In every corner of Northern Ireland, civil society can be found. In every community, civil society plays its vital triple role: bringing people together, campaigning to solve pressing problems, and providing services – particularly to those who are otherwise marginalised and overlooked. From improving health to peacebuilding and boosting economic growth, when it comes to achieving the changes that everyone agrees are needed, civil society is essential to each and every goal.

Over the last decade, the role that civil society plays has become ever more fundamental to life across the UK. The Covid pandemic shone a spotlight on just how critical civil society is, with the growth of mutual aid groups, the support the sector provided to the most vulnerable, and the momentous efforts of the volunteers who made the vaccine rollout a success. The current cost of living crisis has highlighted it even more starkly, as charities strive to stand between people and the worst consequences of poverty.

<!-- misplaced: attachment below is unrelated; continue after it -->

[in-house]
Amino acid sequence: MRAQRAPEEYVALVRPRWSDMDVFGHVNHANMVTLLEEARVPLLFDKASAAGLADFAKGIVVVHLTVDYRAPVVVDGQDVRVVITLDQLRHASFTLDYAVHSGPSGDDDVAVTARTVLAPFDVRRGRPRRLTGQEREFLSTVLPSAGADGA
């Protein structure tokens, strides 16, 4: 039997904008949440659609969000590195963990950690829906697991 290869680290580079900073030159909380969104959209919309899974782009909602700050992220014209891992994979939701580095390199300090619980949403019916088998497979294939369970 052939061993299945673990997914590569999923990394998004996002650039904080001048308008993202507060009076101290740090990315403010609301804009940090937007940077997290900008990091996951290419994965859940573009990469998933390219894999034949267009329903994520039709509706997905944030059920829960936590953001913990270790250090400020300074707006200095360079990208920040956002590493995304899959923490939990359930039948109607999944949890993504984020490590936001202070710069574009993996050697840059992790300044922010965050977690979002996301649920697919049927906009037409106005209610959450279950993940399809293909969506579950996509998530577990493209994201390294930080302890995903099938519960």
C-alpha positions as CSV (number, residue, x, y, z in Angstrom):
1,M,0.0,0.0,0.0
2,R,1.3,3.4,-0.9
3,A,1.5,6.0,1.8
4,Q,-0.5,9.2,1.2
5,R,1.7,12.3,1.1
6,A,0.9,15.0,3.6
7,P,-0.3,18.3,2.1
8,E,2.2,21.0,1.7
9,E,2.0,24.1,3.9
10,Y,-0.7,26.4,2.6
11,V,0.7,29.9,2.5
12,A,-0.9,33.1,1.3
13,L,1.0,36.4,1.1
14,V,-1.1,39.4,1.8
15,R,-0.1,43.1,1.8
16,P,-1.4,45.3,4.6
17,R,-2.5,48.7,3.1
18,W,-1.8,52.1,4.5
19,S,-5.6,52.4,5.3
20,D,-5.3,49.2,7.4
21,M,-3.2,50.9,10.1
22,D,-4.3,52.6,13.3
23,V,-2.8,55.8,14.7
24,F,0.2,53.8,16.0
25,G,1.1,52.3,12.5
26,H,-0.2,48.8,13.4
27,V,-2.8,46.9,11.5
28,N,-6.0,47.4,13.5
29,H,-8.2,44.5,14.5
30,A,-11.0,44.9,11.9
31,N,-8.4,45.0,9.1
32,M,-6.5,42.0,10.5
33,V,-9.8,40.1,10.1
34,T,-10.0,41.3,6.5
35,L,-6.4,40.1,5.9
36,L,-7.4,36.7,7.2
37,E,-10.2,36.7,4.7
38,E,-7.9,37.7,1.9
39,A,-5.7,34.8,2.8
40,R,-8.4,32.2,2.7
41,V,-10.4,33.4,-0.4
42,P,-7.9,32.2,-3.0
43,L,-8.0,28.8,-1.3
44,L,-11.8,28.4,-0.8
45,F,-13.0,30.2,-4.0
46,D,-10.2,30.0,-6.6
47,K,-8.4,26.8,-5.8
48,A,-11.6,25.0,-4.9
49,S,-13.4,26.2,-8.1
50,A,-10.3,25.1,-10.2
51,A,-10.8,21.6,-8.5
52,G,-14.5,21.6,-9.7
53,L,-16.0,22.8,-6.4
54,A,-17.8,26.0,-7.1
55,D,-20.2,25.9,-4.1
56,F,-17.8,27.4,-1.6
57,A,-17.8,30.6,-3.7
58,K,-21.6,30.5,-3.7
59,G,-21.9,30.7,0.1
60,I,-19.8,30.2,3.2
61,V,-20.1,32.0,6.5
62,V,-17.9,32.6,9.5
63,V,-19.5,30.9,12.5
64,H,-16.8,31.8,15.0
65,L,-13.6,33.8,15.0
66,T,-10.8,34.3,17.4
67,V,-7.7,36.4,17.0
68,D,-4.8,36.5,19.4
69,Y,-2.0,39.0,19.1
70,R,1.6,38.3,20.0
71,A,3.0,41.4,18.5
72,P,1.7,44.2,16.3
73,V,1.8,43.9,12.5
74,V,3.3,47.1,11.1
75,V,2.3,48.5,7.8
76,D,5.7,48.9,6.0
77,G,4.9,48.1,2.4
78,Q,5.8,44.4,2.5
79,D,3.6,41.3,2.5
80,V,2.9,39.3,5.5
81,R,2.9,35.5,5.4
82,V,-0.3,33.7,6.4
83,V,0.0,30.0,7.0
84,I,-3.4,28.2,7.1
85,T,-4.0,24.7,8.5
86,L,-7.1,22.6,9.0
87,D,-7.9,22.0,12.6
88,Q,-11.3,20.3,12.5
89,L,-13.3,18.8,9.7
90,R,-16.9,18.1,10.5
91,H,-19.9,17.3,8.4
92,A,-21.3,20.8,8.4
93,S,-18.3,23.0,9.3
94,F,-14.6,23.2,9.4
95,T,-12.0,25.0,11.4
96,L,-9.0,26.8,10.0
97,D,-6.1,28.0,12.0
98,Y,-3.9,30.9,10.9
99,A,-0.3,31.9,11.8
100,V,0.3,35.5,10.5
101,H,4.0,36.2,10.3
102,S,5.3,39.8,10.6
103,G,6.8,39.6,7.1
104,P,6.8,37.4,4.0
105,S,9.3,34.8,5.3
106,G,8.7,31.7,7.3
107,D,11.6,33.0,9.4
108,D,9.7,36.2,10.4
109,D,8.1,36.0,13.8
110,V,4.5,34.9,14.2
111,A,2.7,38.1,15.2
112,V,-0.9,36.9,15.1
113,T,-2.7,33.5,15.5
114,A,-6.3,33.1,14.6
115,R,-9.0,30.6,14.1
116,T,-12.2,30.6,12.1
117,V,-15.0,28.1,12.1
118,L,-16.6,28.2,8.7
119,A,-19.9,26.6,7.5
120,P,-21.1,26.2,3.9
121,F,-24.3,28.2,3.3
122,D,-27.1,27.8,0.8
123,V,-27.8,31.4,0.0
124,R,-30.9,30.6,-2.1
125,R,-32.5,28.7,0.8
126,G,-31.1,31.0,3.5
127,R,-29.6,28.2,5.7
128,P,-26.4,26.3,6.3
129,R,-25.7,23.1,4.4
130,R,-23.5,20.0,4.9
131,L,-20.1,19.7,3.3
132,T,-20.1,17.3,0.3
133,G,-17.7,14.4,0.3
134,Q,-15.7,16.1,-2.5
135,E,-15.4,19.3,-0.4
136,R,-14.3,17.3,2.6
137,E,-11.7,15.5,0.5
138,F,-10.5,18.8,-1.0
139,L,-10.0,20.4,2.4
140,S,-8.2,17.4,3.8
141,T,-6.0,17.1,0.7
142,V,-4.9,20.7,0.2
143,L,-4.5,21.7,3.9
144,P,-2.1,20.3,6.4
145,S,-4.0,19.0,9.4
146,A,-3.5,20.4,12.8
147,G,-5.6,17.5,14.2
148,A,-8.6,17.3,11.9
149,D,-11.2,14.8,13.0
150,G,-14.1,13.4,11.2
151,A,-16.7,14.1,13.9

Yet civil society does not yet have all the tools and the environment it needs to fulfil its full potential in this challenging context. The Law Family Commission on Civil Society has come together to lay out a plan to create the conditions for civil society to thrive, so it can better fulfil its broad range of varied and vital roles, supporting economic and social wellbeing across Northern Ireland. Achieving this ambition requires action from every sector, and leadership from government and the business community, as well as from within civil society itself.

The Commission is calling for strategic investment in the productivity of the social sector, the data available to and about it, and in the changes needed to unlock philanthropy. This must be accompanied by a dramatic acceleration in the partnership between civil society and business, and advances in the relationship between civil society and government.

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